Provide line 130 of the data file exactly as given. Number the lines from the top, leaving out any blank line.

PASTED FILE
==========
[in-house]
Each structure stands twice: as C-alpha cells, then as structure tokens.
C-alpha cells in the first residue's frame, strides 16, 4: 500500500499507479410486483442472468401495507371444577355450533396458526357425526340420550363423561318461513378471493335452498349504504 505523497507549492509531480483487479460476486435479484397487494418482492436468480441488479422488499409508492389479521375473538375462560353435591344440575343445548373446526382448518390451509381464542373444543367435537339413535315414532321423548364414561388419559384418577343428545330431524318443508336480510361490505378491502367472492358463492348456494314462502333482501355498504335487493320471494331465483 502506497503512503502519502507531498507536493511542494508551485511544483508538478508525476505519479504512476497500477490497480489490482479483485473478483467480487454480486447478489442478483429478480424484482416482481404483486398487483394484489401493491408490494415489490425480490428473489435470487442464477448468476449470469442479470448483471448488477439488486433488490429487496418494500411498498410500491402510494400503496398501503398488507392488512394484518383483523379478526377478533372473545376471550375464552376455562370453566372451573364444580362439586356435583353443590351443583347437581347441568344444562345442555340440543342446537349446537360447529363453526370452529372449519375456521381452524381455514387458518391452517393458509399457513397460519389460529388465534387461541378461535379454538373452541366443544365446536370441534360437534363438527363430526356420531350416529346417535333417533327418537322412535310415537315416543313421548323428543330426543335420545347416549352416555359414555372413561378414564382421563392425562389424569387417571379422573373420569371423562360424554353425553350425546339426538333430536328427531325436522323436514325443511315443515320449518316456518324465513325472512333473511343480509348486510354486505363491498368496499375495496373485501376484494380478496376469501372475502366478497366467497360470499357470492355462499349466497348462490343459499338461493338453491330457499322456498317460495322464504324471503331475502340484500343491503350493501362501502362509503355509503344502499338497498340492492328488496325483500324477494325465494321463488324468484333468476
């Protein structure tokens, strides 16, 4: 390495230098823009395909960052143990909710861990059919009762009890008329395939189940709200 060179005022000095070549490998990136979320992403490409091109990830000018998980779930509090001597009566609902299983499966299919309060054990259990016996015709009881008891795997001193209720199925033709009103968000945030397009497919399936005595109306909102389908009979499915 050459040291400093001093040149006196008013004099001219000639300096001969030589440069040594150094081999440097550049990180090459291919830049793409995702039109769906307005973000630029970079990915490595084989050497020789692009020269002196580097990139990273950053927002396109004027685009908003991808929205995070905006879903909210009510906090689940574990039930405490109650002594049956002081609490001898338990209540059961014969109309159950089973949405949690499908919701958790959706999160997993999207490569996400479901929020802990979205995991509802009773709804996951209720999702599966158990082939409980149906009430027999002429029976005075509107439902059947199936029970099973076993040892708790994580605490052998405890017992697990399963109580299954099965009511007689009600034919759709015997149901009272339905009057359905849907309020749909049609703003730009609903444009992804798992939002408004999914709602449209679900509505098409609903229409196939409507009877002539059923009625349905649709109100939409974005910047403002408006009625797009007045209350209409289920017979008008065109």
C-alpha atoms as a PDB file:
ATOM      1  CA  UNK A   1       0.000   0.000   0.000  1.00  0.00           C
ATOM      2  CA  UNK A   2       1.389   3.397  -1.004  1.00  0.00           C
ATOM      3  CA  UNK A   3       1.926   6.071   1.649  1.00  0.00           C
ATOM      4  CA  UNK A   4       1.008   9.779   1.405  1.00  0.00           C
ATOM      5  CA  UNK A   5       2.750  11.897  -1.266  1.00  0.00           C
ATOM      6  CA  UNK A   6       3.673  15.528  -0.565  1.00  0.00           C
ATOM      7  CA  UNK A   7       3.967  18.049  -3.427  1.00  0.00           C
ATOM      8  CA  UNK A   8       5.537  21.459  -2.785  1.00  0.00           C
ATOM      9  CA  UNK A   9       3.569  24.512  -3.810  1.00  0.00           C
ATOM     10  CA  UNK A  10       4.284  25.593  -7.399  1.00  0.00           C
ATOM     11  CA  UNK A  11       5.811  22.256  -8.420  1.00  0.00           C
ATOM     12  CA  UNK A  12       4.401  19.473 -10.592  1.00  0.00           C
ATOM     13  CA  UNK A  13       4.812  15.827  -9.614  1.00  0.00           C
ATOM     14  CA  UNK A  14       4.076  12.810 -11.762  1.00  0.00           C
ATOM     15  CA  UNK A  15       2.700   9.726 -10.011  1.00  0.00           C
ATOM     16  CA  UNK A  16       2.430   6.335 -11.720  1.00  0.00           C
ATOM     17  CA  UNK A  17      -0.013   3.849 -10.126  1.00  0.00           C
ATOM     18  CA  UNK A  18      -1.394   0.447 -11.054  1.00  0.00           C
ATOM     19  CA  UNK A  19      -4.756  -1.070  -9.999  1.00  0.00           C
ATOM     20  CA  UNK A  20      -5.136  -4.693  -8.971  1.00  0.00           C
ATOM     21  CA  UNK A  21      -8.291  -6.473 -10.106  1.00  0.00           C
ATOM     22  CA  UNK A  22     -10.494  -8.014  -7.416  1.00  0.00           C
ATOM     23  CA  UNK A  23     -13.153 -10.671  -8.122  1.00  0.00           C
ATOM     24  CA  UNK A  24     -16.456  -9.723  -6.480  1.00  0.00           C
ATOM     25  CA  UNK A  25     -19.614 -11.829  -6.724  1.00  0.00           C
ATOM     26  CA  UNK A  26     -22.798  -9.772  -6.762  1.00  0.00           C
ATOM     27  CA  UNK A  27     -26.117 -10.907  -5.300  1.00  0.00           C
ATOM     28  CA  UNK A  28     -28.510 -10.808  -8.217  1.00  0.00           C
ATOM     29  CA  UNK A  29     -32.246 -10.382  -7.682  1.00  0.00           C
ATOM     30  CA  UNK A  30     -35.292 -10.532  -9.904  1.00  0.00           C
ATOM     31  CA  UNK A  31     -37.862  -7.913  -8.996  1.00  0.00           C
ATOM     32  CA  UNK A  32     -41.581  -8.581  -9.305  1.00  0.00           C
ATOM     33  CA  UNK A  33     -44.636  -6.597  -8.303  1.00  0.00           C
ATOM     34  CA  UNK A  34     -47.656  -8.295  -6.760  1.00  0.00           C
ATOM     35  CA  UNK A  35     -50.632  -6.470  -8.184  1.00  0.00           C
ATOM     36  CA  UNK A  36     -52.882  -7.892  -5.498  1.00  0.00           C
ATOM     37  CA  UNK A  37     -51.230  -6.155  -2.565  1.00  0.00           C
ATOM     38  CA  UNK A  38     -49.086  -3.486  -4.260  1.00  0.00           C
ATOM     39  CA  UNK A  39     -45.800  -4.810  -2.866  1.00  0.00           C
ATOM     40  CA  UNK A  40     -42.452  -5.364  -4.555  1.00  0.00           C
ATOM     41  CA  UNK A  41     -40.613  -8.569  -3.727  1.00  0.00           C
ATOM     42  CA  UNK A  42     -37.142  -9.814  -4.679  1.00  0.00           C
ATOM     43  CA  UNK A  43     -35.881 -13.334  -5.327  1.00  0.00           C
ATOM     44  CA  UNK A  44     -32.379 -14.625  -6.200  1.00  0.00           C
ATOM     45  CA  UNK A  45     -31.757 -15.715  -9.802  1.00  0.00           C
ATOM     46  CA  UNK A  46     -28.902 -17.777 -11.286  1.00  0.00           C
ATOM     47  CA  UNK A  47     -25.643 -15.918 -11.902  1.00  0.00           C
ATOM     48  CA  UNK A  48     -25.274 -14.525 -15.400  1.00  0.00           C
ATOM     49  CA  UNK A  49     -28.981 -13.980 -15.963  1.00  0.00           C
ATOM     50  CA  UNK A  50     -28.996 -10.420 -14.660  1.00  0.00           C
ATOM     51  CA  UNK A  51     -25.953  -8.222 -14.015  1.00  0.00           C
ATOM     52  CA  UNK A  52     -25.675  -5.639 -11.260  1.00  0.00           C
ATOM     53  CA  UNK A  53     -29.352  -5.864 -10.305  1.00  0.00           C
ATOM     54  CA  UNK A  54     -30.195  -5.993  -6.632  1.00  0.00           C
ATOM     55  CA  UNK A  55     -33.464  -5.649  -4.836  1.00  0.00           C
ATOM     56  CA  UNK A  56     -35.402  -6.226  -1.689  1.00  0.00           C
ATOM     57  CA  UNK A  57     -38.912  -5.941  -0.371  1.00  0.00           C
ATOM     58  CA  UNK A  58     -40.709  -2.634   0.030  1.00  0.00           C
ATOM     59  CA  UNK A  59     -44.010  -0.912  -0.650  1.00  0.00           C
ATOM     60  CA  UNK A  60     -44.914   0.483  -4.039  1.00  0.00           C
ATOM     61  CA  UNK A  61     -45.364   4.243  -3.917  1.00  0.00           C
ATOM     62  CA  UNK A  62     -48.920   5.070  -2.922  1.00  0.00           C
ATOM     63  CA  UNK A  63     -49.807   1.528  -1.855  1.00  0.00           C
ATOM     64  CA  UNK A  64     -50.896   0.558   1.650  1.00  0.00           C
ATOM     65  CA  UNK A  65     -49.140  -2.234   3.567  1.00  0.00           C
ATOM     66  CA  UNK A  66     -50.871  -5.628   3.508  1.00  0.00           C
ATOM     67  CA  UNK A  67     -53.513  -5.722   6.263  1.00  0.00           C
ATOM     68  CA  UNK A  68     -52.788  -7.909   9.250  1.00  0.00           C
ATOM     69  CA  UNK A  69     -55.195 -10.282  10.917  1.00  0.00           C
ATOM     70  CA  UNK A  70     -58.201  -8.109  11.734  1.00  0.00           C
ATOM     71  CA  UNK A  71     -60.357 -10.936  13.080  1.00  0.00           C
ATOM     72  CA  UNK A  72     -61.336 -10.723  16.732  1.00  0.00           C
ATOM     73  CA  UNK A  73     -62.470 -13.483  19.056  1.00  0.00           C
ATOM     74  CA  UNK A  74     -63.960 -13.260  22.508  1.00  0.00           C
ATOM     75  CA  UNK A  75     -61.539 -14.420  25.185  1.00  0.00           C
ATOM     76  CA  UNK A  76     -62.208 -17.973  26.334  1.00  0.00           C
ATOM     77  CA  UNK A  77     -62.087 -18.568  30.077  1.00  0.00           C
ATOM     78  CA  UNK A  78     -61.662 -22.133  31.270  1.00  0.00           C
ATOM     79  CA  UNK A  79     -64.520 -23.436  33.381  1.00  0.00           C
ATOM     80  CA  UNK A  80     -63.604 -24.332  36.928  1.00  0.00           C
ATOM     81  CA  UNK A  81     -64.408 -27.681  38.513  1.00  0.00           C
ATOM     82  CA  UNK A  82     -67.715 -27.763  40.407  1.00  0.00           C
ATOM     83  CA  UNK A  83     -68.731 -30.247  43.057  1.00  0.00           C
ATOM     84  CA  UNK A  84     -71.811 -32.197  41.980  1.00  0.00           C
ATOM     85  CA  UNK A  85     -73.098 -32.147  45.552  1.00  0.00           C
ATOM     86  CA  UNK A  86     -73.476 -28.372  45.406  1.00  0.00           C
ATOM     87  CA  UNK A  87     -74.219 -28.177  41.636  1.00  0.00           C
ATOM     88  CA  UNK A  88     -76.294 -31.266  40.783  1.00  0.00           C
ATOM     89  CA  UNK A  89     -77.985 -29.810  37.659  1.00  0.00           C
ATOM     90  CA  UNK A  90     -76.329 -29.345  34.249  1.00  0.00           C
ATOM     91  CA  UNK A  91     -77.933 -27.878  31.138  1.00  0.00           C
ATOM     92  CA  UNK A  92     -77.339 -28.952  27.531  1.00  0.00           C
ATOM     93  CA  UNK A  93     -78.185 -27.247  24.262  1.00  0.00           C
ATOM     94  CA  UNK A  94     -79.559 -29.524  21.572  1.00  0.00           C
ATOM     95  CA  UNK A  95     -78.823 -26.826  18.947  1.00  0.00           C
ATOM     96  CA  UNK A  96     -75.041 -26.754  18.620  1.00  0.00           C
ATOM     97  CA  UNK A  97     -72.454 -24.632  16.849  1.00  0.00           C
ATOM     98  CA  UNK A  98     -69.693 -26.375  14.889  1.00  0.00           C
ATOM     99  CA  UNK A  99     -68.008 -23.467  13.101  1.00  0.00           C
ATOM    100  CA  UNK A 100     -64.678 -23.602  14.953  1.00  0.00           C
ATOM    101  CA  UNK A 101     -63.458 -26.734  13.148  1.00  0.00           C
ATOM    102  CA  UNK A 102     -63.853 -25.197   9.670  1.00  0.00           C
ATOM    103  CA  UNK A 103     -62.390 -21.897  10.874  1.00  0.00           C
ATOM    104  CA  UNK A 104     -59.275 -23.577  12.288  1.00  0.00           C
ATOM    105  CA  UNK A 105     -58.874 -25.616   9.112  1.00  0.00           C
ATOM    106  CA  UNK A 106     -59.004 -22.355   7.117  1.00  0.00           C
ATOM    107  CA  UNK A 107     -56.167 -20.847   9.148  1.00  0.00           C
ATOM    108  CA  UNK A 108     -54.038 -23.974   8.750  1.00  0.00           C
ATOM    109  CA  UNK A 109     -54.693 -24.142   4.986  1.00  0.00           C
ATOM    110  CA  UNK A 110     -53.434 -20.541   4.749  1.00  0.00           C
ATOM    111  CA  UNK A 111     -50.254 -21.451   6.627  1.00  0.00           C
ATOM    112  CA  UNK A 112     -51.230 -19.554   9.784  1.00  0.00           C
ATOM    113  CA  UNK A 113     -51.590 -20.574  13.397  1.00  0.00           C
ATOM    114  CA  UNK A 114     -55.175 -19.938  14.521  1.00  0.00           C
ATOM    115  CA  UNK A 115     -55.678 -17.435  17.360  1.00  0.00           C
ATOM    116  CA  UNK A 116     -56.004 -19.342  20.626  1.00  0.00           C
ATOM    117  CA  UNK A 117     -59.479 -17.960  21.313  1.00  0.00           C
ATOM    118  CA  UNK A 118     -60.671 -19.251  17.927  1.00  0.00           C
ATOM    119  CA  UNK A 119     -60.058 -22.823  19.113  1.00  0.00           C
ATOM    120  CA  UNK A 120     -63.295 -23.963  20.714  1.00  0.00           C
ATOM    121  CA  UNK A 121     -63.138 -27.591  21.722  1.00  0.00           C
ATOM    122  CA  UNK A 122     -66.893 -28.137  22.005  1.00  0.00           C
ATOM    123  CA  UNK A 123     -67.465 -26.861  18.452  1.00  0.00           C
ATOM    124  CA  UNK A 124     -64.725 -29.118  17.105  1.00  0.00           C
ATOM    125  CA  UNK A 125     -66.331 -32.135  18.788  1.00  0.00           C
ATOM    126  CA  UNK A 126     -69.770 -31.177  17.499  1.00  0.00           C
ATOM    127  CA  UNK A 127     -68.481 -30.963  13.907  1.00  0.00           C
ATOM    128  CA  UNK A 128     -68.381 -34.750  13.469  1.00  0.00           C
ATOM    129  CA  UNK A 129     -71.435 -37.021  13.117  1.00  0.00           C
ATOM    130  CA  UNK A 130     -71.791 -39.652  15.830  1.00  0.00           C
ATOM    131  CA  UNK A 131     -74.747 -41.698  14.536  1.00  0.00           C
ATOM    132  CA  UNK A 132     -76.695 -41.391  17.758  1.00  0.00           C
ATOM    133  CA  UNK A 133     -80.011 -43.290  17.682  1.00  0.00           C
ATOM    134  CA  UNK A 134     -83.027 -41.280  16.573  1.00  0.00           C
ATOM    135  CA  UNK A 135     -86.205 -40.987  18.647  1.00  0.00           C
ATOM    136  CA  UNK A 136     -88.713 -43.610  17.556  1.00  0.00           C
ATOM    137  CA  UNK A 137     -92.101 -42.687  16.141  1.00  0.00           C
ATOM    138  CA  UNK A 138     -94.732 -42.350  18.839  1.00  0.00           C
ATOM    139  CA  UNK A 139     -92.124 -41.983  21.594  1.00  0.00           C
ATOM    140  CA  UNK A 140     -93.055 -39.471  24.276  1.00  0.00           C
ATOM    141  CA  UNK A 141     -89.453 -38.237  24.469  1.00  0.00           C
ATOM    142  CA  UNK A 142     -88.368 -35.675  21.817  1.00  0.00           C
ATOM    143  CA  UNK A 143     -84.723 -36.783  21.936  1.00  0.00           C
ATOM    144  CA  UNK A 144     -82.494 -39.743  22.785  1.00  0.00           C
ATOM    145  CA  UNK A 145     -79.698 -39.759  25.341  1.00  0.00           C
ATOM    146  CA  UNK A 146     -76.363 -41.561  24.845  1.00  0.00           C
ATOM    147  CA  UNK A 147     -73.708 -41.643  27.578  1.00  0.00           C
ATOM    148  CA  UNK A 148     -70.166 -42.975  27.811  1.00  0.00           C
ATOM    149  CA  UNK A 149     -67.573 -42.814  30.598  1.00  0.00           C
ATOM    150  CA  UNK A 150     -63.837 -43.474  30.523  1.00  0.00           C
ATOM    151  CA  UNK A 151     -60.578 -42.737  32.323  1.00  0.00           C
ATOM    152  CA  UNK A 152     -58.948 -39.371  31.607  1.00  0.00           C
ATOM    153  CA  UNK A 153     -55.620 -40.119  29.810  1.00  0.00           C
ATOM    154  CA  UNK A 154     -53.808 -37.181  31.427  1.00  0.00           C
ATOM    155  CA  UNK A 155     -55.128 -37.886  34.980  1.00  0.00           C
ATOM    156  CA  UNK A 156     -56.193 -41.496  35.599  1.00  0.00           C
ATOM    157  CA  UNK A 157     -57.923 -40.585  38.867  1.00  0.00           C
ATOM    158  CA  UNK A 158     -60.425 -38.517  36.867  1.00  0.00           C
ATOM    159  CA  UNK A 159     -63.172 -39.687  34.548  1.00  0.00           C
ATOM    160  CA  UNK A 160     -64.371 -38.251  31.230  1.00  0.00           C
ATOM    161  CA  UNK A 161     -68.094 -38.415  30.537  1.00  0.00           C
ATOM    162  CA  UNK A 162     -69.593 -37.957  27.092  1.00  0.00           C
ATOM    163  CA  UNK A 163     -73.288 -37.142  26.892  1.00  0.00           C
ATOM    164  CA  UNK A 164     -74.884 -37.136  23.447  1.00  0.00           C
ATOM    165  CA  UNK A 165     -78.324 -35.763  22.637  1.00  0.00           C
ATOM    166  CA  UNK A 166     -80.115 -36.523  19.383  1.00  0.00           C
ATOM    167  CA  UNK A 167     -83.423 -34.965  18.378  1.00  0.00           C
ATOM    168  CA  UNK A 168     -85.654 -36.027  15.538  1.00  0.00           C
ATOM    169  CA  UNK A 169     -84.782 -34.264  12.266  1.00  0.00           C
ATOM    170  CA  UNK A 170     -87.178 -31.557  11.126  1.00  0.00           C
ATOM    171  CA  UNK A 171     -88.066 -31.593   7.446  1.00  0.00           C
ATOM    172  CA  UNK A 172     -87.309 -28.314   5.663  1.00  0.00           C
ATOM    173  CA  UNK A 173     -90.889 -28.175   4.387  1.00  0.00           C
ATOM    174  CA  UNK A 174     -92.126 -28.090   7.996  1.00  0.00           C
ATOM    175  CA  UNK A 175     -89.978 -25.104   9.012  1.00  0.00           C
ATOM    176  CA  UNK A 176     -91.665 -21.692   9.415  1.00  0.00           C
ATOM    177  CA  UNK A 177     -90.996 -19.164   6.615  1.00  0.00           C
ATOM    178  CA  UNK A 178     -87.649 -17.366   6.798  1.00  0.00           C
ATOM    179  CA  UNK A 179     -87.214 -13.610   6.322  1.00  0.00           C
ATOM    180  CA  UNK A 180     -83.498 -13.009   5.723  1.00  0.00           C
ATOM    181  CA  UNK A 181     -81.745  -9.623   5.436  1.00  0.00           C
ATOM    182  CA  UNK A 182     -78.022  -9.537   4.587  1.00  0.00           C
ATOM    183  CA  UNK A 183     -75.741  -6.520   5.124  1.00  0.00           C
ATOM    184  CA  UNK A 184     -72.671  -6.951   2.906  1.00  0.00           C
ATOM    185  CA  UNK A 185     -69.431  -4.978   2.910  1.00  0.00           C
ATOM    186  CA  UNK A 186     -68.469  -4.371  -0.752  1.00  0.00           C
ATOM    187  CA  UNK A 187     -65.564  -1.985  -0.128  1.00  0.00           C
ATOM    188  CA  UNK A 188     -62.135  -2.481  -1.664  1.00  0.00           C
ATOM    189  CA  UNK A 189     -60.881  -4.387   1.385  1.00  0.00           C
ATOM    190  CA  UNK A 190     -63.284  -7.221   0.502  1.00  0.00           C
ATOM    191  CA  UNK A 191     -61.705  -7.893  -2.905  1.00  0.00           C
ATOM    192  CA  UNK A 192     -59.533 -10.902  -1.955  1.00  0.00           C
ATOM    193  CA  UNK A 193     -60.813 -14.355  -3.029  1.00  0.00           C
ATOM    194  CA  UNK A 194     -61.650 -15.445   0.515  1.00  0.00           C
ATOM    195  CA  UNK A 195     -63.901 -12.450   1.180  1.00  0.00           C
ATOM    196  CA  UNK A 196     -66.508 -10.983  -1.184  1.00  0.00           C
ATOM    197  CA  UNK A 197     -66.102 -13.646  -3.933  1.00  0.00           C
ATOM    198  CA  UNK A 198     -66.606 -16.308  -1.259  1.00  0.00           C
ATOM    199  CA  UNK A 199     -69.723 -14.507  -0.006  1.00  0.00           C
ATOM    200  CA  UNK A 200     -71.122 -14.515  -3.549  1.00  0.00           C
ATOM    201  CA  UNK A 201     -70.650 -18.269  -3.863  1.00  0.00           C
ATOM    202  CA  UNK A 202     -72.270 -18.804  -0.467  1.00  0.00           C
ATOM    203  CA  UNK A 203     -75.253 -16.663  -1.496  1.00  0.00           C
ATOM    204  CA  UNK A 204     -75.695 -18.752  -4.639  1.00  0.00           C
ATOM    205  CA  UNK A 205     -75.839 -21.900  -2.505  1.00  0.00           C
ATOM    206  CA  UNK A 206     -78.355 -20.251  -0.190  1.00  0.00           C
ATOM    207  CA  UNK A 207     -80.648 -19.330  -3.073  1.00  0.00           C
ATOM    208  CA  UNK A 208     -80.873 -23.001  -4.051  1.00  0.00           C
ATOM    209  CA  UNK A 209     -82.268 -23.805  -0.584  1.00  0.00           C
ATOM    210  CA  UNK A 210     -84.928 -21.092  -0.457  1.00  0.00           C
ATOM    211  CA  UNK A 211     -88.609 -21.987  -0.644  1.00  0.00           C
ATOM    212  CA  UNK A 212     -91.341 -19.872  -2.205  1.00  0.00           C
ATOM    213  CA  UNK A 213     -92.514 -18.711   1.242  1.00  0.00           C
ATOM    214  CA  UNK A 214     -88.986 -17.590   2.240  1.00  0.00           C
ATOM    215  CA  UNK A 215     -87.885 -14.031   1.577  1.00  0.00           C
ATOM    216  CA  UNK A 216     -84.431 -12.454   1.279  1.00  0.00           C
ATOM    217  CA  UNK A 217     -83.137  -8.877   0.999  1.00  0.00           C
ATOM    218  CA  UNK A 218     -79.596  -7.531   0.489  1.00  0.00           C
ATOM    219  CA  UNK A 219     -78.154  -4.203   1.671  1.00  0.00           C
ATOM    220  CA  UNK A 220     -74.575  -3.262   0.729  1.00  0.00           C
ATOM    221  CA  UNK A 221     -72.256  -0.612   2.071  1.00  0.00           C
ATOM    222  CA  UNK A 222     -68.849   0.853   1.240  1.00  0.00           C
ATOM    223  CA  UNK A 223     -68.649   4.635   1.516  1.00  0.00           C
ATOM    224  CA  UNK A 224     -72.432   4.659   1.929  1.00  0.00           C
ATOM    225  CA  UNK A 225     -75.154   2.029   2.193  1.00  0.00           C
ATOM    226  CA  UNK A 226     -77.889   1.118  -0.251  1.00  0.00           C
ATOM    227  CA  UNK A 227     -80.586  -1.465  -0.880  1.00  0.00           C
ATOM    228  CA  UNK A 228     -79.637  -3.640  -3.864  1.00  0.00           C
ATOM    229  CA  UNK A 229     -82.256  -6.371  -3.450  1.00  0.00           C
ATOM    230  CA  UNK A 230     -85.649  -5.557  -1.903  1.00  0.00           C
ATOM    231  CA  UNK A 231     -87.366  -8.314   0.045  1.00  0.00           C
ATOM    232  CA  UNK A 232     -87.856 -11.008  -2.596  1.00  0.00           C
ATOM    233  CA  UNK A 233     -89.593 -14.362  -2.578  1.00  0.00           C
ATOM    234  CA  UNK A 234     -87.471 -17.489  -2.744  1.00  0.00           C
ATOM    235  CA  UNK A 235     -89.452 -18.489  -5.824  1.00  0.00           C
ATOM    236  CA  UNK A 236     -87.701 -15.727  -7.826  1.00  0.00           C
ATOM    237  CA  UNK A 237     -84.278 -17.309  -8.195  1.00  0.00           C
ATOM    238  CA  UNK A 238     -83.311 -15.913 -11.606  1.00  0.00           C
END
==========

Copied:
ATOM    125  CA  UNK A 125     -66.331 -32.135  18.788  1.00  0.00           C